Sonoma County’s Japanese community has its roots in the late 1800s when waves of second sons followed in the footsteps of samurai-born Kanaye Nagasawa to farm the fertile fields of California.

Nagasawa, one of the first Japanese immigrants to the United States, came to Sonoma County with Thomas Lake Harris to establish the Fountain Grove Utopian community and winery. When Harris left in 1891, Nagasawa took over as leader of the community and head winemaker. At the turn of the 19th century the ranch became a customary stopping place for Japanese visitors to the Bay Area.

Other early Japanese immigrants were farmers, whose poultry and apple farms persisted into the 21st century. According to the Japanese Citizen’s League of Sonoma County, some of these early settlers were second sons who could not inherit family lands in Japan and turned to the golden fields of California to seek their fortunes.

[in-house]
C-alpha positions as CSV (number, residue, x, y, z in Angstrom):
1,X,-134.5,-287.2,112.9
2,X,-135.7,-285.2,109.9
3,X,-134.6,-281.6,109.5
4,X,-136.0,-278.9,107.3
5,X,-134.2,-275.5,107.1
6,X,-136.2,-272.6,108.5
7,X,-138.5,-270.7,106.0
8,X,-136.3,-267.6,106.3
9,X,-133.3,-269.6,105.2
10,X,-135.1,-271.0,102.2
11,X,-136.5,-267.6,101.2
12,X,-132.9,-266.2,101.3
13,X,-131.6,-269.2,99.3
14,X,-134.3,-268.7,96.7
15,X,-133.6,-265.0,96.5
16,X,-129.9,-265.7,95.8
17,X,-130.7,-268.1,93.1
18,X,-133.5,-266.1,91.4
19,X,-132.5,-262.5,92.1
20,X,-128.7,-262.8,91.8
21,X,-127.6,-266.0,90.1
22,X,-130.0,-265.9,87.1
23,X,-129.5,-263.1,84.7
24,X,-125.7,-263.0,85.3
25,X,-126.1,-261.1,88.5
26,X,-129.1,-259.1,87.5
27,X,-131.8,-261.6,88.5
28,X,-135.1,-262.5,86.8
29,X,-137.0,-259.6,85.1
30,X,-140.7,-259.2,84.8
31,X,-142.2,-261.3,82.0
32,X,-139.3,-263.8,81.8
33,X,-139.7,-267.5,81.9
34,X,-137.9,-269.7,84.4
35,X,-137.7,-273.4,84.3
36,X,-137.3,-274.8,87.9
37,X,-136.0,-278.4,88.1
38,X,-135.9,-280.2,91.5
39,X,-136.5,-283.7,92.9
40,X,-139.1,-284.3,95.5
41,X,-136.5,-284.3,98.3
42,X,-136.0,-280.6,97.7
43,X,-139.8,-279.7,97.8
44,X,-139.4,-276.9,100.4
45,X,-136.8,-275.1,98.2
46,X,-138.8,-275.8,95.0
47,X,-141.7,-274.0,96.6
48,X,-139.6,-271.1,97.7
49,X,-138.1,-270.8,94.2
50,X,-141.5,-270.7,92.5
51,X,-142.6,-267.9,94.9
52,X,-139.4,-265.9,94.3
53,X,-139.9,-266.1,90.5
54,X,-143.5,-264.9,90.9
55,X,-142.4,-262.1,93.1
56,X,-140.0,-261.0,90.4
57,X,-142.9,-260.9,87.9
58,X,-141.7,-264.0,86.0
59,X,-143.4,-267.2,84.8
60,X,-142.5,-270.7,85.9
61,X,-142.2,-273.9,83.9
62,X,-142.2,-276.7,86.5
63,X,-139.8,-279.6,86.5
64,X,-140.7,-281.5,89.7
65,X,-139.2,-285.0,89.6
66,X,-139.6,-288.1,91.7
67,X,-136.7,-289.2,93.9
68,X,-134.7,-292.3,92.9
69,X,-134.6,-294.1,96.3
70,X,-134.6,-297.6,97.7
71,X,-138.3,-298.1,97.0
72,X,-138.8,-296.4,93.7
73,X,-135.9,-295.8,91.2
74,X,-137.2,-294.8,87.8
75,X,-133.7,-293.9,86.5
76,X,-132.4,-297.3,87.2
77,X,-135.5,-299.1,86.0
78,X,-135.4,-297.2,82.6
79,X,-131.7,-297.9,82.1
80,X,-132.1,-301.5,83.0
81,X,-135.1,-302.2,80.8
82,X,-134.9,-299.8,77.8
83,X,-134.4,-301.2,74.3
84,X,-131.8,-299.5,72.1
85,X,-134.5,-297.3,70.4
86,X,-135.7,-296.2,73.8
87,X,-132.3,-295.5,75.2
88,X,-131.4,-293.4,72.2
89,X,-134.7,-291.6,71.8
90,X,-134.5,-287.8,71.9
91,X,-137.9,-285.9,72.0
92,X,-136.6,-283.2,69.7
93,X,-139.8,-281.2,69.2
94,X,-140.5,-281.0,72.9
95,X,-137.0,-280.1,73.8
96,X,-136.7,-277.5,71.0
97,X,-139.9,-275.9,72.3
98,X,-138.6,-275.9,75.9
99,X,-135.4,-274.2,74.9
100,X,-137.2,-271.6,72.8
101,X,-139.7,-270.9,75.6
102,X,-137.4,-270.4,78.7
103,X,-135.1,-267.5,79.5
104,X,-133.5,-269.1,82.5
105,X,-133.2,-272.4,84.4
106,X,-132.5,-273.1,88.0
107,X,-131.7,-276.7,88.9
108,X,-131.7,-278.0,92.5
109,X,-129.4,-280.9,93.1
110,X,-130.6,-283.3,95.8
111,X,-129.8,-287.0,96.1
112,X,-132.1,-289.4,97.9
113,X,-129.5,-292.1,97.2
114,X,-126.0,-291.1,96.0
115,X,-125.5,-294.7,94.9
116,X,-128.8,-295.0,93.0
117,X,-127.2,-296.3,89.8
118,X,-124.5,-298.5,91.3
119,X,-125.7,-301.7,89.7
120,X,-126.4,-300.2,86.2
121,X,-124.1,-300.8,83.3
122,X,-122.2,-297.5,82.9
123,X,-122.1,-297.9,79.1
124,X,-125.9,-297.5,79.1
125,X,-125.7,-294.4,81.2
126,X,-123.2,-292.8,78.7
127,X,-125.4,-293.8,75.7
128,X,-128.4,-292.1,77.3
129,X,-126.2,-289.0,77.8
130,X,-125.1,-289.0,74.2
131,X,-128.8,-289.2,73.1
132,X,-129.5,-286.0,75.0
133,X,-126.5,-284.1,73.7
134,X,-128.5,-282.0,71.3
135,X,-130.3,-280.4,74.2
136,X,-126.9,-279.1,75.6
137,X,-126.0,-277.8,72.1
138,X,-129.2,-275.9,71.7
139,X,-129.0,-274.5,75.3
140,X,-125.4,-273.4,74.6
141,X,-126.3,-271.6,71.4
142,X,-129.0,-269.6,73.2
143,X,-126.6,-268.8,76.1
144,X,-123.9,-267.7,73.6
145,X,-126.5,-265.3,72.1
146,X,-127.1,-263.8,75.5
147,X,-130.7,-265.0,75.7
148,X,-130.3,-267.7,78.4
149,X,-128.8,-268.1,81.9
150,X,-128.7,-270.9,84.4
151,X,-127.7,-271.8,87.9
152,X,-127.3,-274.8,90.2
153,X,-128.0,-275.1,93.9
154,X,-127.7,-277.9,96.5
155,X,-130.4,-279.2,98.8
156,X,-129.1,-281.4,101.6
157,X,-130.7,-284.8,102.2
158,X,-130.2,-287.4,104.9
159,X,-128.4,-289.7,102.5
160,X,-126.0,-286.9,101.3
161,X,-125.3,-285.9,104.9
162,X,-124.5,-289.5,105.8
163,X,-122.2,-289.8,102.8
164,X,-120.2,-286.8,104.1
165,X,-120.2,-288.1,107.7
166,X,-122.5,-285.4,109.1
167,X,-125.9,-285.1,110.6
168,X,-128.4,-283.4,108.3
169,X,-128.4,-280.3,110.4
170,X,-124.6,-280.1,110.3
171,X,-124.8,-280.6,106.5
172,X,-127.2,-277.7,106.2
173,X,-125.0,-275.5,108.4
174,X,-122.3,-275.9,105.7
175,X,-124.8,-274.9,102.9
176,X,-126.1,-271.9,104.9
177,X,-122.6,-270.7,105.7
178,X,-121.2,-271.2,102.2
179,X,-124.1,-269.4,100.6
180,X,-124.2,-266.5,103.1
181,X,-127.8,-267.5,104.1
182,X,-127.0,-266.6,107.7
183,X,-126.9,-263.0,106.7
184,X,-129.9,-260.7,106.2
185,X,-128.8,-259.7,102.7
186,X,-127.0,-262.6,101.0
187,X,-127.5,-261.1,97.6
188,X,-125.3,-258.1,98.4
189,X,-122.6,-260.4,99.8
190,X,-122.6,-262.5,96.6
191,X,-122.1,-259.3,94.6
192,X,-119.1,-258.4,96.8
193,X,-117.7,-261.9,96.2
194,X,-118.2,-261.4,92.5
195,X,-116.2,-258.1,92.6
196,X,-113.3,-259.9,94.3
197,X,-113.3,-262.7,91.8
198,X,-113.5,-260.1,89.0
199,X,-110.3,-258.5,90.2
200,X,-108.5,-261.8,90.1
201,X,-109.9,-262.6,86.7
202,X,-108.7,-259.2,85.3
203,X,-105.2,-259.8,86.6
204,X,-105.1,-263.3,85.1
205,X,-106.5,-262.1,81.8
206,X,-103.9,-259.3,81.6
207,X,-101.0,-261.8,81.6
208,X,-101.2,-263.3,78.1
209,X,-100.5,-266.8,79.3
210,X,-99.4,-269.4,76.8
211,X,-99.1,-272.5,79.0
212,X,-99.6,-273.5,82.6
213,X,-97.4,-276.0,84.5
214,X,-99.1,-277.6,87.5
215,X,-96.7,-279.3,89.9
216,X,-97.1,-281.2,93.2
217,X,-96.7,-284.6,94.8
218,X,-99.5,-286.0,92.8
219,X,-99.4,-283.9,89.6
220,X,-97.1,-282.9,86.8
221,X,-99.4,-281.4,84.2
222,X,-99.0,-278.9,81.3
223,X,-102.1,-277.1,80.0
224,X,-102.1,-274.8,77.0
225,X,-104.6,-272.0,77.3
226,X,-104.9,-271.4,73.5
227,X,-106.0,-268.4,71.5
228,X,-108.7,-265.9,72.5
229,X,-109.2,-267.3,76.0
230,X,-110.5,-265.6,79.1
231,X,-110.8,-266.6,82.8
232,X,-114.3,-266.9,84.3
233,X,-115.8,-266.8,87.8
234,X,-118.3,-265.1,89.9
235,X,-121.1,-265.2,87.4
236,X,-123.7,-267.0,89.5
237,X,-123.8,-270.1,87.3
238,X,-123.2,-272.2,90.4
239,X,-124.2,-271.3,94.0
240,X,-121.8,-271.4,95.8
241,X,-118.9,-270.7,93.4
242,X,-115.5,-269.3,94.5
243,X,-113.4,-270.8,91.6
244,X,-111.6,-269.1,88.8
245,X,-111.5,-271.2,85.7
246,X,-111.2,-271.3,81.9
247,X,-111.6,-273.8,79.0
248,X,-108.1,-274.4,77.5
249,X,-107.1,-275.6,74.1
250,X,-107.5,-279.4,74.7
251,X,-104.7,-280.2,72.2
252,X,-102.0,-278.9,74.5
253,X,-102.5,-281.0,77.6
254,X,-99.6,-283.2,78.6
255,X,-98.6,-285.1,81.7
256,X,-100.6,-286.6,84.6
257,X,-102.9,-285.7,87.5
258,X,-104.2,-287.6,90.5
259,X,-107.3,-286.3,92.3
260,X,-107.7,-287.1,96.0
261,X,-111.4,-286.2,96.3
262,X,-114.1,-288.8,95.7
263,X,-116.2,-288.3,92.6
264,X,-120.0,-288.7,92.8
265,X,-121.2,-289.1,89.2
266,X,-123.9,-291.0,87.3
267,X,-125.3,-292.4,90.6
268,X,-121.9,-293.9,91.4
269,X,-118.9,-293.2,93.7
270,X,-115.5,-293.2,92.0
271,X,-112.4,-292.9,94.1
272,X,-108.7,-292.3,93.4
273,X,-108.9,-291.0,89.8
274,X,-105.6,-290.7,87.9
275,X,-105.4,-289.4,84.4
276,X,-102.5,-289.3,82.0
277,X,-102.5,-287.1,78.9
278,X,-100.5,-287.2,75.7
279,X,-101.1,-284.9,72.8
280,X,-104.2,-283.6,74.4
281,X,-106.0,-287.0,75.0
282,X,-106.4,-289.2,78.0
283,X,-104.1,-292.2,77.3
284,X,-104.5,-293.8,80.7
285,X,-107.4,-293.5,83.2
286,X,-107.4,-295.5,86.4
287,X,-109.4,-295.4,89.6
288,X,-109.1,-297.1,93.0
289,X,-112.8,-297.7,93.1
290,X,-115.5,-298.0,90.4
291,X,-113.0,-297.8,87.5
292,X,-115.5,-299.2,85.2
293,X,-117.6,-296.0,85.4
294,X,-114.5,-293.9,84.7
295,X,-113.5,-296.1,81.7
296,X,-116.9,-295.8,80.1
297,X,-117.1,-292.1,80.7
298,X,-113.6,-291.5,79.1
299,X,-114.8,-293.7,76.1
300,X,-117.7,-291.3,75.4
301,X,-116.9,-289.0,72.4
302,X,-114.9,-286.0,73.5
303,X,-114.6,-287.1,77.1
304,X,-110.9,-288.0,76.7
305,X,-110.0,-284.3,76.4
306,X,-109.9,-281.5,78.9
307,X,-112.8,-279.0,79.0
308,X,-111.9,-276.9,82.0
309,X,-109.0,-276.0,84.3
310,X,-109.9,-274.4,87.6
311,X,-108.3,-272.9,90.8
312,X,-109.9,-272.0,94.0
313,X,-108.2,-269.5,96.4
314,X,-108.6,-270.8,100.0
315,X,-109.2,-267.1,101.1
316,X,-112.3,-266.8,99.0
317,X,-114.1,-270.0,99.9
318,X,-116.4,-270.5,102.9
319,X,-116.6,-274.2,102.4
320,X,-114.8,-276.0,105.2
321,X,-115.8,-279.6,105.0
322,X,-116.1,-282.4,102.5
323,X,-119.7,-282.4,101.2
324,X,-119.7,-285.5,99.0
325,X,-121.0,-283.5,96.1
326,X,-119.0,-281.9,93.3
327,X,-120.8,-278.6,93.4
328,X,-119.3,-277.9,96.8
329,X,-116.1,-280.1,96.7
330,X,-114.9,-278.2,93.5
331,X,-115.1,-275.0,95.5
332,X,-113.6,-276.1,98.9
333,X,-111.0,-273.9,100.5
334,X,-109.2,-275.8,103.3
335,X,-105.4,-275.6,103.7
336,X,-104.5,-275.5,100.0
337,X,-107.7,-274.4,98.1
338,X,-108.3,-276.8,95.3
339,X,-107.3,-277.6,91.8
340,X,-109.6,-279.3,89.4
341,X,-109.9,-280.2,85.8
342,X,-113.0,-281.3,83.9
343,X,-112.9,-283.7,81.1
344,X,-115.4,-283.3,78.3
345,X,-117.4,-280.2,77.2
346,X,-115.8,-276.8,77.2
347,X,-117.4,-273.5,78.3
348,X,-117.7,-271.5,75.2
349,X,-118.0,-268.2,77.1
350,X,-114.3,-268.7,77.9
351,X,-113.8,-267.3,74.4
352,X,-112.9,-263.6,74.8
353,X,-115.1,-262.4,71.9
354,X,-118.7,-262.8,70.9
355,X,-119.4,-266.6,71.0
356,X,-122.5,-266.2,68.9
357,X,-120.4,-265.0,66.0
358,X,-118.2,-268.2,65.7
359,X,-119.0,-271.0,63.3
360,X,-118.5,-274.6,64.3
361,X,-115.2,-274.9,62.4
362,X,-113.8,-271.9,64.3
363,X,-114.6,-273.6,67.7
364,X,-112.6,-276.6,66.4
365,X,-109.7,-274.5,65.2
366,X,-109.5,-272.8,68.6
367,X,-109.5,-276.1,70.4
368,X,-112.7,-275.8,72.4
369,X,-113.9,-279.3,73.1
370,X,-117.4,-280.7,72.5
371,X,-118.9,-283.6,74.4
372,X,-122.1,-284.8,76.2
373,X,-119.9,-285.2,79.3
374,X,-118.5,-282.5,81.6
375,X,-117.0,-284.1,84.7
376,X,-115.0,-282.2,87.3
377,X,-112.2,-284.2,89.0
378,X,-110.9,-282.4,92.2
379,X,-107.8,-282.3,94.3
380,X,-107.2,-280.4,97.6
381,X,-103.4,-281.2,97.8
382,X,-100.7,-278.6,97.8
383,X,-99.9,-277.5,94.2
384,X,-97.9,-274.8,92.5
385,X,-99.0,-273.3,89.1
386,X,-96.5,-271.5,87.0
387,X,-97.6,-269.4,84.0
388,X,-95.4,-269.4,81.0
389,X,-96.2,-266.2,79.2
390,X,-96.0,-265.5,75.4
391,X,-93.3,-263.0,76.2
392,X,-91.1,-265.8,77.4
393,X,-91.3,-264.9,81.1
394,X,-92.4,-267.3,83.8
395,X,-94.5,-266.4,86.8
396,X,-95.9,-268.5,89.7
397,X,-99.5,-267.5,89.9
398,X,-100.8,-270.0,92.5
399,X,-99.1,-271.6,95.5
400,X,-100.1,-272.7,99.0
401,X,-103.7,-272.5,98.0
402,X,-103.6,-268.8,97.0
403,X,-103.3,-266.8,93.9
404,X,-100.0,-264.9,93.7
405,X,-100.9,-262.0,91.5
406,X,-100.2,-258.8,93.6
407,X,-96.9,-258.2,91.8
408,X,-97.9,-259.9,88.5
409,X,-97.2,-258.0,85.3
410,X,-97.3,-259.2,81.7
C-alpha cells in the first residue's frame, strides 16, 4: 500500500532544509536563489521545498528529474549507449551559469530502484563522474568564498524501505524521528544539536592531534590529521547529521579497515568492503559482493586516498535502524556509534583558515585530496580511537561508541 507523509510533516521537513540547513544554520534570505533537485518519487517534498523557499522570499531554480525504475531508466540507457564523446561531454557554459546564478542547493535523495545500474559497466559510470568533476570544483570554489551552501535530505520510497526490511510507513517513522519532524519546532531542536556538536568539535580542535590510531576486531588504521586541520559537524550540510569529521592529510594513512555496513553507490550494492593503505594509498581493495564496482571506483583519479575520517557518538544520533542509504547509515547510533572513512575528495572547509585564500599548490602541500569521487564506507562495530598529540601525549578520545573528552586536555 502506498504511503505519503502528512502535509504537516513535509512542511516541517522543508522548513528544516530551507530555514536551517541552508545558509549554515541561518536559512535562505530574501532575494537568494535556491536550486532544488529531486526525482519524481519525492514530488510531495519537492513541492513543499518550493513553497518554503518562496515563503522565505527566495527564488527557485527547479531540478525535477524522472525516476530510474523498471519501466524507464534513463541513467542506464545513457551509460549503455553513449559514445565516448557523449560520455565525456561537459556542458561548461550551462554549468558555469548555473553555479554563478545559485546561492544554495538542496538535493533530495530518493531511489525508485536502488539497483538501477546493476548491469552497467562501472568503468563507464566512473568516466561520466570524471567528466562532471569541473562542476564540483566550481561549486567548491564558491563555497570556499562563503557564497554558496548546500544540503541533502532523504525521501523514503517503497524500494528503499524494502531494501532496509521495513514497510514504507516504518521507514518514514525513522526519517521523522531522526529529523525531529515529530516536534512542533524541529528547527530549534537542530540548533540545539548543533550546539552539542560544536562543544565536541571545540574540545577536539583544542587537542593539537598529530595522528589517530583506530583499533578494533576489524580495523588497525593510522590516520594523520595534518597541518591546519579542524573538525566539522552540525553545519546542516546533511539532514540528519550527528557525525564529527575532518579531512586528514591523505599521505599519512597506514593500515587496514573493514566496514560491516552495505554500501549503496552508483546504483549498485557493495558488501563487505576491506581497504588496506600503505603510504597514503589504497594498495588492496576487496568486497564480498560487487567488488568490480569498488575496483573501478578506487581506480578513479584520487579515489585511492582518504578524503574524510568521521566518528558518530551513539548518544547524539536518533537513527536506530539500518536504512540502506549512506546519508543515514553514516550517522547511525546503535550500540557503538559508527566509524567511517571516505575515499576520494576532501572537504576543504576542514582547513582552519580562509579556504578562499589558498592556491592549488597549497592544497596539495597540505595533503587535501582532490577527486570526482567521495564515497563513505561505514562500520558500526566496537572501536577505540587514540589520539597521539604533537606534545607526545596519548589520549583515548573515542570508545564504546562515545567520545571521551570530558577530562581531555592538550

They built thriving communities in areas like Sebastopol and Petaluma. Barnes Avenue in Sebastopol, then known as Analy township, was main street for the growing Japanese population.

When World War II began, Japanese Sonoma County residents, many of them U.S.-born citizens, were interned at hastily built camps like Amache, Colorado’s Granada War Relocation Center. They left with only what they could carry and coped with harsh conditions and inadequate supplies.

In 1945 when the war ended many of the families returned to Sonoma County but struggled to pick up the pieces, and some left farming altogether. But the richness of Sonoma County’s Japanese community continues to thrive.

On May 6, the Sonoma County Matsuri will hold its ninth annual festival of arts and culture. The popular event features taiko drumming, traditional Japanese dance and music, and martial arts demonstrations. The free festivities at Julliard Park in Santa Rosa are from 11 a.m. to 5 p.m. All raffle proceeds go to the Matsuri Scholarship Fund, which supports individuals and organizations in Sonoma County who study or teach Japanese culture in the community.

Click through the gallery above to learn some of the history of Sonoma County’s earliest Japanese residents in preparation for the May 6 festival.